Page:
Curt Schilling Can’t Shy Away From a Twitter Fight

During an important World Series game, he decided to engage with a troll.

By | Boston Daily |

Both former Red Sox pitcher Curt Schilling and his wife, Shonda, have a hard time stepping away from the keyboard, and doing what most celebrity-types have to do on a daily basis when commenters egg them on: ignore them.

Prior to Game 2 of the World Series between the Sox and Cardinals at Fenway Park Thursday night, an anti-Schilling supporter started bad mouthing the now-retired pitcher, expressing anger over the fact that he still has a job, providing baseball commentary on ESPN, despite the fact that his video gaming company, 38 Studios, went bankrupt, costing people their jobs and burdening the state of Rhode Island with millions of dollars of debt.

But without hesitation, Schilling, although he has tens of thousands of followers constantly shouting at him in 140 characters online, engaged in the conversation, firing back at the user, calling him a “keyboard tough guy”:

Schilling

To be fair, it’s easy to immediately go after the fact that Schilling’s business is now non-existent. He even recently took heat for putting his house up for sale, which caused his wife to have her own defensive social media fit in order to back up the family. The targets are out in the open, and will undoubtedly add salt to a still very-open wound.

But the ferocity of Schilling’s responses, over and over again, don’t help his image much—especially if he is trying to rebuild and move on. The Tweets on Schilling’s end were deleted, but not before a screenshot of the conversation was captured and shared on sites like Reddit almost immediately.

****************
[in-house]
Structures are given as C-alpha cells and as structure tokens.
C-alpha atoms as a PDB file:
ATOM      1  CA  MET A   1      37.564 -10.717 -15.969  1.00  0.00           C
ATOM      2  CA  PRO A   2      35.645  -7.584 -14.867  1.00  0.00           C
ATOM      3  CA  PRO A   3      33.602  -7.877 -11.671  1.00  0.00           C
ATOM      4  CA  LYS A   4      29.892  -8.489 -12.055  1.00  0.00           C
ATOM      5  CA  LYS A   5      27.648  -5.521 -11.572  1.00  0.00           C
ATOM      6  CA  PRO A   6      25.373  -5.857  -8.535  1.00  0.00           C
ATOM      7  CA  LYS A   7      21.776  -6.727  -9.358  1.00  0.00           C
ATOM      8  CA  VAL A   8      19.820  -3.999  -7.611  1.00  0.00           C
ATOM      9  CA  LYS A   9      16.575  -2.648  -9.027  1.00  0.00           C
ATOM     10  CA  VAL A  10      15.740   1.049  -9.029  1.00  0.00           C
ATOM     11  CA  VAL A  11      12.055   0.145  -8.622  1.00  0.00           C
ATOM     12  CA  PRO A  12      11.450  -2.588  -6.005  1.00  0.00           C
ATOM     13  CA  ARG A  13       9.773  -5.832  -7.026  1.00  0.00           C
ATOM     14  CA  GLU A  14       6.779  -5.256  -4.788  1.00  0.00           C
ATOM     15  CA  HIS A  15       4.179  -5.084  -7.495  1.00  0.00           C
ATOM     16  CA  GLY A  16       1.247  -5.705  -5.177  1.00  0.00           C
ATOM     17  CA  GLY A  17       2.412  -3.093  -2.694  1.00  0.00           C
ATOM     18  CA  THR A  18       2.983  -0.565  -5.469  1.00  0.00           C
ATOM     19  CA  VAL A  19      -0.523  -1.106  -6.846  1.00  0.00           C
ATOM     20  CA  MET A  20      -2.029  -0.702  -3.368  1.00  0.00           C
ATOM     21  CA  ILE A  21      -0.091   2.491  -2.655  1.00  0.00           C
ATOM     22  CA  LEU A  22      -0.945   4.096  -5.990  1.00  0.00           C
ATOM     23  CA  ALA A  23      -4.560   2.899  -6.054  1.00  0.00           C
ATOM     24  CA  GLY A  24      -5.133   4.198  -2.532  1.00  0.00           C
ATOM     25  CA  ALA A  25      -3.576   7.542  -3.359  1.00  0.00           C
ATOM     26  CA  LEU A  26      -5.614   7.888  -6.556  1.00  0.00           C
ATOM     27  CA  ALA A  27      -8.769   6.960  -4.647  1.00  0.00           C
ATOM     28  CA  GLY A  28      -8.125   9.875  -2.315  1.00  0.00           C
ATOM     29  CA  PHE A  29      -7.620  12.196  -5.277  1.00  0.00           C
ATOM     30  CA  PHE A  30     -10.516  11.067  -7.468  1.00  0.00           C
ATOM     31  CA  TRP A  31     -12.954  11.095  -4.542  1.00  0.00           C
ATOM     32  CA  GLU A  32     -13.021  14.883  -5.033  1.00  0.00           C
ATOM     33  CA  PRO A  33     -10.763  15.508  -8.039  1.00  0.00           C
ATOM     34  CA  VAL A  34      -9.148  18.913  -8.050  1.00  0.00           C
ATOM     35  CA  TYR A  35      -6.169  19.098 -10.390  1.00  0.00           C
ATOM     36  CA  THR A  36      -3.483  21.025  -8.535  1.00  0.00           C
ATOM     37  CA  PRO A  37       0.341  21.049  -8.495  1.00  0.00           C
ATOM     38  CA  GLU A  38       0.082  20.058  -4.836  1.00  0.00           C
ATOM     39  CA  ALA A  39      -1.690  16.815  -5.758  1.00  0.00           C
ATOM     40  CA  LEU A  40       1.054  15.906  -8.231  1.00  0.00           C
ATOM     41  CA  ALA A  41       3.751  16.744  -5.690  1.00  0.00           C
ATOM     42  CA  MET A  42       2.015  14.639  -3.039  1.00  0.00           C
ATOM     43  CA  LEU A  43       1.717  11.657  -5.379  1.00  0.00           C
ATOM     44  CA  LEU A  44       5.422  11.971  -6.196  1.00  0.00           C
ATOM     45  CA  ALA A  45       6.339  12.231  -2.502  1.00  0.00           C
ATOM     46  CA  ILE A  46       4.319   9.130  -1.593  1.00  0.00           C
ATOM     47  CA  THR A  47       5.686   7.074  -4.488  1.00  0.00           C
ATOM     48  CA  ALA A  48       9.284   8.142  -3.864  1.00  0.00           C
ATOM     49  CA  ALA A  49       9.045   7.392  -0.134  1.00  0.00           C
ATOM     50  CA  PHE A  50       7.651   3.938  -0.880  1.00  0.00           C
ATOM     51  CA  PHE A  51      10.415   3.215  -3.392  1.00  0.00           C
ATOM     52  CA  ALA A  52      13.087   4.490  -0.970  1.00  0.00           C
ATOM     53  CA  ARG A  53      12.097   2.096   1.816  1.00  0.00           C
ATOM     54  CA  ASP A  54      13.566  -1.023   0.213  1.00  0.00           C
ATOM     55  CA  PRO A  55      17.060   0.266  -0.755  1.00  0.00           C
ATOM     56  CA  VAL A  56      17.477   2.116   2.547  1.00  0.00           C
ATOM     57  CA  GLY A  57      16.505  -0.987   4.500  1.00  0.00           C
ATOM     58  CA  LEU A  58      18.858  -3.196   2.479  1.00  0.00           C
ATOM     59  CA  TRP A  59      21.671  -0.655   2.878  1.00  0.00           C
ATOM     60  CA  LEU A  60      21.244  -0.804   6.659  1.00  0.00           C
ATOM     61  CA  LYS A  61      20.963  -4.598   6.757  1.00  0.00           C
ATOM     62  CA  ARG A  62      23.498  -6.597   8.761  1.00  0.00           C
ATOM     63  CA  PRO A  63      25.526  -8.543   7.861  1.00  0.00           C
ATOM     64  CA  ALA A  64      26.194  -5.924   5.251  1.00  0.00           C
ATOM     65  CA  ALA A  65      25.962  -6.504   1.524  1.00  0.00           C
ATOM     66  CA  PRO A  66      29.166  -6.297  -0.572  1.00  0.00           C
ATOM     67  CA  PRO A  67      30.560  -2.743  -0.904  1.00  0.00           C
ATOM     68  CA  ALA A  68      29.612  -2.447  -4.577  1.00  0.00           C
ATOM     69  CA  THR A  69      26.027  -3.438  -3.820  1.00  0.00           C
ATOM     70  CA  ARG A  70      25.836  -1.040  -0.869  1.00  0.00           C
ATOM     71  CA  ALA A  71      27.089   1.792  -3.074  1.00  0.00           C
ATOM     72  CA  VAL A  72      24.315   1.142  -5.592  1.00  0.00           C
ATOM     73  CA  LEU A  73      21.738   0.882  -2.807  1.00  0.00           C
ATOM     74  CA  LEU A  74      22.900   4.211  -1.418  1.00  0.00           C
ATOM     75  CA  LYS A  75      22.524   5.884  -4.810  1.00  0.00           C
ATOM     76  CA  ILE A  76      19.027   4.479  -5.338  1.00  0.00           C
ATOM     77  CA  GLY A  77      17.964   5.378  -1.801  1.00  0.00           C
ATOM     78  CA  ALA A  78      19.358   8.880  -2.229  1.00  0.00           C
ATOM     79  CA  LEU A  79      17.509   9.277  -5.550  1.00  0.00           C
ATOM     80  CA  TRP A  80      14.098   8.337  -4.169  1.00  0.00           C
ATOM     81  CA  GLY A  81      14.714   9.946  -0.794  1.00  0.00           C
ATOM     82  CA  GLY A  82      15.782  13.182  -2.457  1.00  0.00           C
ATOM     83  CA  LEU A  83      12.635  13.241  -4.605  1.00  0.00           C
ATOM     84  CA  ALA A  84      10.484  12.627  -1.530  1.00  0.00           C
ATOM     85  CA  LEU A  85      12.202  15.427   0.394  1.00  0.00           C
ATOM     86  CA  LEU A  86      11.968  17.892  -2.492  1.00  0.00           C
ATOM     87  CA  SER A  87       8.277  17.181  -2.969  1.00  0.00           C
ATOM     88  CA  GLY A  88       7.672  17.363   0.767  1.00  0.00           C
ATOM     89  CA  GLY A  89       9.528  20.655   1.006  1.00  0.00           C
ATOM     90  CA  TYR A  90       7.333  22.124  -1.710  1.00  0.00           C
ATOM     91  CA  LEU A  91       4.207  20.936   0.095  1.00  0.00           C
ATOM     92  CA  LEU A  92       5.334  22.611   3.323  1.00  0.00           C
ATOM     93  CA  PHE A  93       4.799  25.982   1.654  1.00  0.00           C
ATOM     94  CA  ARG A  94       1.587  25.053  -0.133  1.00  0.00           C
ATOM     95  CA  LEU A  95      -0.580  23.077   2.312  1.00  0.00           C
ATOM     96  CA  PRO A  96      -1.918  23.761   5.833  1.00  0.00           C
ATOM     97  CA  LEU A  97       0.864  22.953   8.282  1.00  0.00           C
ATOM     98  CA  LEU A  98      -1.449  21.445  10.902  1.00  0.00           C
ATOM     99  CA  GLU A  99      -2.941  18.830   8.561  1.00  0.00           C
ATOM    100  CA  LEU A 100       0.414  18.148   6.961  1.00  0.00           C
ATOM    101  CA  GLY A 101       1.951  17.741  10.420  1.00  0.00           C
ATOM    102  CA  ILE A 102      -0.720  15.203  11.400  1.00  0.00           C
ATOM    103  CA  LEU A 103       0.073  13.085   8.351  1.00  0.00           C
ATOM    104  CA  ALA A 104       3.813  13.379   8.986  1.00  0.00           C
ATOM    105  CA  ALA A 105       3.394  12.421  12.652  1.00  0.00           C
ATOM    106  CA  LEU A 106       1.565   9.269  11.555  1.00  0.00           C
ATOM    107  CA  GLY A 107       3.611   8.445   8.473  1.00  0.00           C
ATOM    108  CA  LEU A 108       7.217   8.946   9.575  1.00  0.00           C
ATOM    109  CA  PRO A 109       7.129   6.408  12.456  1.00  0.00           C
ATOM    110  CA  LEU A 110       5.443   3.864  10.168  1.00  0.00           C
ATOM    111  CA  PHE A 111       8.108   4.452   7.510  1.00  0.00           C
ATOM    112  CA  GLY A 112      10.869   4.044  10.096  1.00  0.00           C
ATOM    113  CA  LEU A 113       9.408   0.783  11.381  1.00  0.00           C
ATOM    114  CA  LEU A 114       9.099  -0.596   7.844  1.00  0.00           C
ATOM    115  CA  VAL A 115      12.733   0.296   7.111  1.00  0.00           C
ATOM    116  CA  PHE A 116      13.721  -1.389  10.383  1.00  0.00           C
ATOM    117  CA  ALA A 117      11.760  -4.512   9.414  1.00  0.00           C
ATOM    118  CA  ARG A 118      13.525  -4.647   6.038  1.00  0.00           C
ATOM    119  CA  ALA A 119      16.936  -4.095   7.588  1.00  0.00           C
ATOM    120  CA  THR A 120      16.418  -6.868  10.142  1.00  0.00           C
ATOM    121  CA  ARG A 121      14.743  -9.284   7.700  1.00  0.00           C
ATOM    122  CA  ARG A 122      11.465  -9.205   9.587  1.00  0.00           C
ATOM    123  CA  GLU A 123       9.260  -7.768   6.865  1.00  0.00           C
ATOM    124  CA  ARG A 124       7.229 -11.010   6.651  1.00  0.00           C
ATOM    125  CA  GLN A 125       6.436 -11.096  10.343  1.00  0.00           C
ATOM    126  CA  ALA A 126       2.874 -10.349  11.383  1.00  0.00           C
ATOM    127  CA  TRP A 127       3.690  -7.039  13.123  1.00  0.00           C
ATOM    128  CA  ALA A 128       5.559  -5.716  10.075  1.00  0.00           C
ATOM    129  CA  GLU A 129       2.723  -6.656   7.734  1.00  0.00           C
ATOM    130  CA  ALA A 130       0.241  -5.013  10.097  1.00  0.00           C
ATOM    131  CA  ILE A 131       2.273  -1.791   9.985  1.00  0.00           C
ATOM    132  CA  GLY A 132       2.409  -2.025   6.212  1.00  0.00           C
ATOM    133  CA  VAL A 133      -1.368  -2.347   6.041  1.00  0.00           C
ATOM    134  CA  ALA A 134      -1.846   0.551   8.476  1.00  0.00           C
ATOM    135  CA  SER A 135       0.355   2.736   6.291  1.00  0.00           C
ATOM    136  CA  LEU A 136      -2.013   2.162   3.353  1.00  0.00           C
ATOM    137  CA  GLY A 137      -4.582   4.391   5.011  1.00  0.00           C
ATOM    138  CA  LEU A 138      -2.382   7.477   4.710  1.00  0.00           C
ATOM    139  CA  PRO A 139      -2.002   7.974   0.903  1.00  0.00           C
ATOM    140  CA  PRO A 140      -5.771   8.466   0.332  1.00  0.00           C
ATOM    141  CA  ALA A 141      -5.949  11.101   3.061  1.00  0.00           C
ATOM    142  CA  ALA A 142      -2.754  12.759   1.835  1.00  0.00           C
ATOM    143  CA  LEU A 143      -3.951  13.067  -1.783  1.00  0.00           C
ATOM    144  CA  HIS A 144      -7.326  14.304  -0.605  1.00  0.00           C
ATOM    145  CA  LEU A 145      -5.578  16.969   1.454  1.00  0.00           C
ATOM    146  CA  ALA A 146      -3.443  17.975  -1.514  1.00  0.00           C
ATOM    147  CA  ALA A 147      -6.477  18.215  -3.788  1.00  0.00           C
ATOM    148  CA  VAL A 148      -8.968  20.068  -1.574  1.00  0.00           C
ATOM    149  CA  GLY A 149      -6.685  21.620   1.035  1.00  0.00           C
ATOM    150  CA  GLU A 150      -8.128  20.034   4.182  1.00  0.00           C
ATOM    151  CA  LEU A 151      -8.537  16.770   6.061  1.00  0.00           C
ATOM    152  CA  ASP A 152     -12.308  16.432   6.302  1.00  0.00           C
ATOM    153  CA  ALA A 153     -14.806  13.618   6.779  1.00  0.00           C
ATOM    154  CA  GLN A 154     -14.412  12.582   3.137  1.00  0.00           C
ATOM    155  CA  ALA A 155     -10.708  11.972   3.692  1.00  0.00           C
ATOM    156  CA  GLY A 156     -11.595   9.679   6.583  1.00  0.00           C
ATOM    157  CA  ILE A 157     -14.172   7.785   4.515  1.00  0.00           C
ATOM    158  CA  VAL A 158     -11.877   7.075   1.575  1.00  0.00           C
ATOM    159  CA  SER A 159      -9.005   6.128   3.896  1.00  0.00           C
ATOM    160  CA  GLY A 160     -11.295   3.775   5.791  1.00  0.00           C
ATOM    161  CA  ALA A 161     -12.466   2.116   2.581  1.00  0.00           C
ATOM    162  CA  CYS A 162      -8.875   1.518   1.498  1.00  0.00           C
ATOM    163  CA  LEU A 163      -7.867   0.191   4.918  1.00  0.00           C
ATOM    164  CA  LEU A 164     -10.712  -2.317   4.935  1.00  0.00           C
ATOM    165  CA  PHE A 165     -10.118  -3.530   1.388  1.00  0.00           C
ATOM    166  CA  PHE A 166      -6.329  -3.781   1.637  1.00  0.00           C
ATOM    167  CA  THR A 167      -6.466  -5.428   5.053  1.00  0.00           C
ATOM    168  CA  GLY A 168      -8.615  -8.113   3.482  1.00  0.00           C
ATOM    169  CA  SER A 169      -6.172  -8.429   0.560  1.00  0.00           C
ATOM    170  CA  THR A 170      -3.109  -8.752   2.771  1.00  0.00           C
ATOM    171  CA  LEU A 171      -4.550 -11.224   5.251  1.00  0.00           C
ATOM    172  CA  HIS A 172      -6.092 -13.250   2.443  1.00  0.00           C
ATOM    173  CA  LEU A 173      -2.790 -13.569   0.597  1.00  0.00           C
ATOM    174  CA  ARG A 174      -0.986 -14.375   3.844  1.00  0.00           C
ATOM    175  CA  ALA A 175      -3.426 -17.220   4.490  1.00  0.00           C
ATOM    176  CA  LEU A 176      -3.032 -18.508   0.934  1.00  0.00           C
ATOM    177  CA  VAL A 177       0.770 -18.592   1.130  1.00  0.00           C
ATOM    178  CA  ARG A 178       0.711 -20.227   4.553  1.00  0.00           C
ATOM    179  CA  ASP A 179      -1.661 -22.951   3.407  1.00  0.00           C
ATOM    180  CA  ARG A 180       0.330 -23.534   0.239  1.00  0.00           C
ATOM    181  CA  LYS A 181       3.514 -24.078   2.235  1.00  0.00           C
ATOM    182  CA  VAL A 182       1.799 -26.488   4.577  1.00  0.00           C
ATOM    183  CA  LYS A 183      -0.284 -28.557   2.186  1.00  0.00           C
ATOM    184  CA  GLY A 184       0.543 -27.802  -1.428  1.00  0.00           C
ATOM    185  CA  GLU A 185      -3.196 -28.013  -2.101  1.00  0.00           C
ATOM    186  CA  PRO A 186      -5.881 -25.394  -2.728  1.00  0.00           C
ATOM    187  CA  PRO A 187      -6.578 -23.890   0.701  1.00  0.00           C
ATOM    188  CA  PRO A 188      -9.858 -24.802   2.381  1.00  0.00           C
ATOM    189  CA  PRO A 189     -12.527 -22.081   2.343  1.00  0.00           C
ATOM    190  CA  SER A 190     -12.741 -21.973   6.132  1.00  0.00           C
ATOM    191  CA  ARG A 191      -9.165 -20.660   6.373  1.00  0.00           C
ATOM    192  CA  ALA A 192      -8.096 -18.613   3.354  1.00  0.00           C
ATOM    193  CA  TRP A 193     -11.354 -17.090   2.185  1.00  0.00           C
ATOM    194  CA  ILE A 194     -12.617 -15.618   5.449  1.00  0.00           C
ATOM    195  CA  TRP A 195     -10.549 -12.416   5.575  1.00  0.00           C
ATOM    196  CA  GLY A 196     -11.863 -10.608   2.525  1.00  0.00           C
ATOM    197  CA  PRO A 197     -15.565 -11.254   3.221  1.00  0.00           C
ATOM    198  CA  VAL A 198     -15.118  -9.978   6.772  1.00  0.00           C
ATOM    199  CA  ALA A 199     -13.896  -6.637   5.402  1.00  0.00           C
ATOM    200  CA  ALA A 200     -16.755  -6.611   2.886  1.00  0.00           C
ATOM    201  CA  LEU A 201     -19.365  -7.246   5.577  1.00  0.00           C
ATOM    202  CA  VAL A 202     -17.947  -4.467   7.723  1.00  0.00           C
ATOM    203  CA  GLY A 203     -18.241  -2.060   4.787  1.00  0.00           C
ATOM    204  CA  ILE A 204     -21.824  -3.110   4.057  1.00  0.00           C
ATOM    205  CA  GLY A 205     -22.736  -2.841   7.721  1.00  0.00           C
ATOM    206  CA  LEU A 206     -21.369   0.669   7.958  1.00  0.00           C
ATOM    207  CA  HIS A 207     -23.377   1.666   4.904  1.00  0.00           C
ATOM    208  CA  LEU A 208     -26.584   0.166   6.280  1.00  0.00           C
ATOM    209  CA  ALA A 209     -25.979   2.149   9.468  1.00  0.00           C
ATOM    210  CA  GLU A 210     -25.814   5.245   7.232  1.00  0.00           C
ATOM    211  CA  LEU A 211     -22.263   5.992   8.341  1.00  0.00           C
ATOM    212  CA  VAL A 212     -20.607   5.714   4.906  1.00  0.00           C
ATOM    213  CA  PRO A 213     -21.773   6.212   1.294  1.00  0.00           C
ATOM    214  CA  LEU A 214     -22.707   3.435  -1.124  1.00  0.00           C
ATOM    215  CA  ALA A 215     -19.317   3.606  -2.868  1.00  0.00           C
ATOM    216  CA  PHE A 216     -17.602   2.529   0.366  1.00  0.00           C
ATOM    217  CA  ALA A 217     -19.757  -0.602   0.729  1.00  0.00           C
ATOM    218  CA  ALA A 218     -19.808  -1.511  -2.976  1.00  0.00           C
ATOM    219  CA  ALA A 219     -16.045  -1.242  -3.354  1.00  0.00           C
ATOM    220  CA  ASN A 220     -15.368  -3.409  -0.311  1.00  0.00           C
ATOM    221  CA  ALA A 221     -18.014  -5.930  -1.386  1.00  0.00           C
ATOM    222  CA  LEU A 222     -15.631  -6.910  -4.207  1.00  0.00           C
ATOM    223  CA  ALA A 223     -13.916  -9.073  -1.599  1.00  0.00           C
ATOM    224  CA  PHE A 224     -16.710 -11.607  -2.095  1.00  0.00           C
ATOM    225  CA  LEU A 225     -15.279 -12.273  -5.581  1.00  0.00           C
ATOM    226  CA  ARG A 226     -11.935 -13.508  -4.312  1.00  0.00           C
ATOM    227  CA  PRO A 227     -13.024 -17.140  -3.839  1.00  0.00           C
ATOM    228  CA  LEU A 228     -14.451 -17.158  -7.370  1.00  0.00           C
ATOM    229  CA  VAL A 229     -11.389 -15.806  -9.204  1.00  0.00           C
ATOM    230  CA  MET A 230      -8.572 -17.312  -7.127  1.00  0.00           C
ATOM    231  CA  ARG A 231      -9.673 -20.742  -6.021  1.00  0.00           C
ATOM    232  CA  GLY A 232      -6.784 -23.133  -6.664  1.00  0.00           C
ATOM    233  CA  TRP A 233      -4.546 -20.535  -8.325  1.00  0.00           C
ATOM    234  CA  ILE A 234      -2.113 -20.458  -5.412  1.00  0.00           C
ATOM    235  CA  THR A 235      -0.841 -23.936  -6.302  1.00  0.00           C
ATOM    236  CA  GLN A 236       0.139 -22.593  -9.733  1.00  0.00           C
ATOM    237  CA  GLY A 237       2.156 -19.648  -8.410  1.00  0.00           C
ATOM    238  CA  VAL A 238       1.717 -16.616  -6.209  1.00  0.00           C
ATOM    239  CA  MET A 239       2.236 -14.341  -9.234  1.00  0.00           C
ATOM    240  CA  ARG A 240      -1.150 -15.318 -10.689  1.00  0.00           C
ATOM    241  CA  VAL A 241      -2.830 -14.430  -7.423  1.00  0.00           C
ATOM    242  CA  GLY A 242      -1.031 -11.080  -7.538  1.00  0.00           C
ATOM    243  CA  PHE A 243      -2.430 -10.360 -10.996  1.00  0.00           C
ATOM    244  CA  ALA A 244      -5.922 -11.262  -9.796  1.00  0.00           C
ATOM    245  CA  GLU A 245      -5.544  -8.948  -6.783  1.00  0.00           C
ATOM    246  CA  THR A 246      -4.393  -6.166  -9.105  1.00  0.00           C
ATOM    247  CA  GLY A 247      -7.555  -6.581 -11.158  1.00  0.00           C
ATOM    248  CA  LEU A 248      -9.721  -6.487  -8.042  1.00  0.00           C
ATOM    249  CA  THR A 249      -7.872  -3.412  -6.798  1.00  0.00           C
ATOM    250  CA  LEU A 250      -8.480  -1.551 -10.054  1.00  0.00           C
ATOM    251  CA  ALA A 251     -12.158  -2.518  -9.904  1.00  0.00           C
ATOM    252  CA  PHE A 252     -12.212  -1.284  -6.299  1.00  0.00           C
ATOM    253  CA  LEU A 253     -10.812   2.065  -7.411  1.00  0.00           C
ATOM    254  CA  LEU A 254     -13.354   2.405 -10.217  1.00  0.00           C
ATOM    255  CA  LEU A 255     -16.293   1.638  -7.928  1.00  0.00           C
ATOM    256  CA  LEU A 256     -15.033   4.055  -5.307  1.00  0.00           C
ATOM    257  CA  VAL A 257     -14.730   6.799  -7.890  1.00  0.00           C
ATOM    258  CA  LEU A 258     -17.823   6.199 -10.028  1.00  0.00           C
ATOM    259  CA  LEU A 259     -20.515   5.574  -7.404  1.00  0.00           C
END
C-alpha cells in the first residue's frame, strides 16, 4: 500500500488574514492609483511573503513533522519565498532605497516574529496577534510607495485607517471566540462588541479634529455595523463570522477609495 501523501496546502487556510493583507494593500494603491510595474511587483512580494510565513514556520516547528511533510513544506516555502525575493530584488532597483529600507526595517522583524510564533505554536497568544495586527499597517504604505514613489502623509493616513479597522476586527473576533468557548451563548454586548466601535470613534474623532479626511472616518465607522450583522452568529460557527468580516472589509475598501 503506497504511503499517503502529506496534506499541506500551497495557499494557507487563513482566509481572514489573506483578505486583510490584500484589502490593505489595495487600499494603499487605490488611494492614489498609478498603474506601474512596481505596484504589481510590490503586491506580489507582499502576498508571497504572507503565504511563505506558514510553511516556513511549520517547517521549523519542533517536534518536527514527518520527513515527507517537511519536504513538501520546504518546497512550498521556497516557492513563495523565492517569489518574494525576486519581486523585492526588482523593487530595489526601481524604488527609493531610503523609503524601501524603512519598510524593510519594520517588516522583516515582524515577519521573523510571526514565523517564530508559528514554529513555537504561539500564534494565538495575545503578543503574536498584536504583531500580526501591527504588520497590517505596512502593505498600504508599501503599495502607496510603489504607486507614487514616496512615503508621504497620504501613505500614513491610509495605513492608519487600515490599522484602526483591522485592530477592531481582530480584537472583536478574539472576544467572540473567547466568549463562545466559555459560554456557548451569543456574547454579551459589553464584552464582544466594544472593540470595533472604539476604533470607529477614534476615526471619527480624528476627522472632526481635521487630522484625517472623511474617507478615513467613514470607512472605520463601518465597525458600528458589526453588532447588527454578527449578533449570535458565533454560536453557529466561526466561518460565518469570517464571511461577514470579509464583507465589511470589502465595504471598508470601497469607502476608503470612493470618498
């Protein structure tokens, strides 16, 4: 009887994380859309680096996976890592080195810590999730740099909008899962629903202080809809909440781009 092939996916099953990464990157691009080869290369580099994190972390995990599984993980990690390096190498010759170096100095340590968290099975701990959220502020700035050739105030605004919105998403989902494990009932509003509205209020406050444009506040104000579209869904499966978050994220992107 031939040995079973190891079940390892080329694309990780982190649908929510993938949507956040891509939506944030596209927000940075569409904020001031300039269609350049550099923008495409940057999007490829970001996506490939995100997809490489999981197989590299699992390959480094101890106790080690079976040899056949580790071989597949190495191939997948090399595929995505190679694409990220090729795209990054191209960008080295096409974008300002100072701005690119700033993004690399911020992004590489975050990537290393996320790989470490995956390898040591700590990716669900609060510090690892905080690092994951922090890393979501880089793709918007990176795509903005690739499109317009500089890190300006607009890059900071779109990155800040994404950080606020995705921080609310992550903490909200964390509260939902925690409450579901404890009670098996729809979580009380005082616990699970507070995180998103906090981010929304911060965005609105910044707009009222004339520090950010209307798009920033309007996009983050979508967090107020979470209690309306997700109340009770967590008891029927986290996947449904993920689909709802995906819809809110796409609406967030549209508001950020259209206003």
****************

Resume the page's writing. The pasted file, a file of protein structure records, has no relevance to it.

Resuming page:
Schilling had a similar interaction with a Rhode Island resident back in June, where he threatened to knock the user out for a comment he made about Schilling paying back the debt left on Rhode Island’s shoulders after his company folded.

All of the anger seems to center around the fact that Schilling still has a job hosting a highly-watched ESPN segment, while former employees took the hit when 38 Studios crumbled. But how is he supposed to pay his debt if he doesn’t have a job? A guy needs to work to make money.

  • erik

    comments were not deleted from schilling’s feed…

    • Steve Annear

      They don’t show up if you go to his profile.

  • fizzbang

    I might have more sympathy for his attempts to “pay his debt” if that meant that any of his ex-employees would see the money that we’re owed for our final paychecks. But there’s a state government and a bank in line to get their investments back before we ever get paid for the work we did.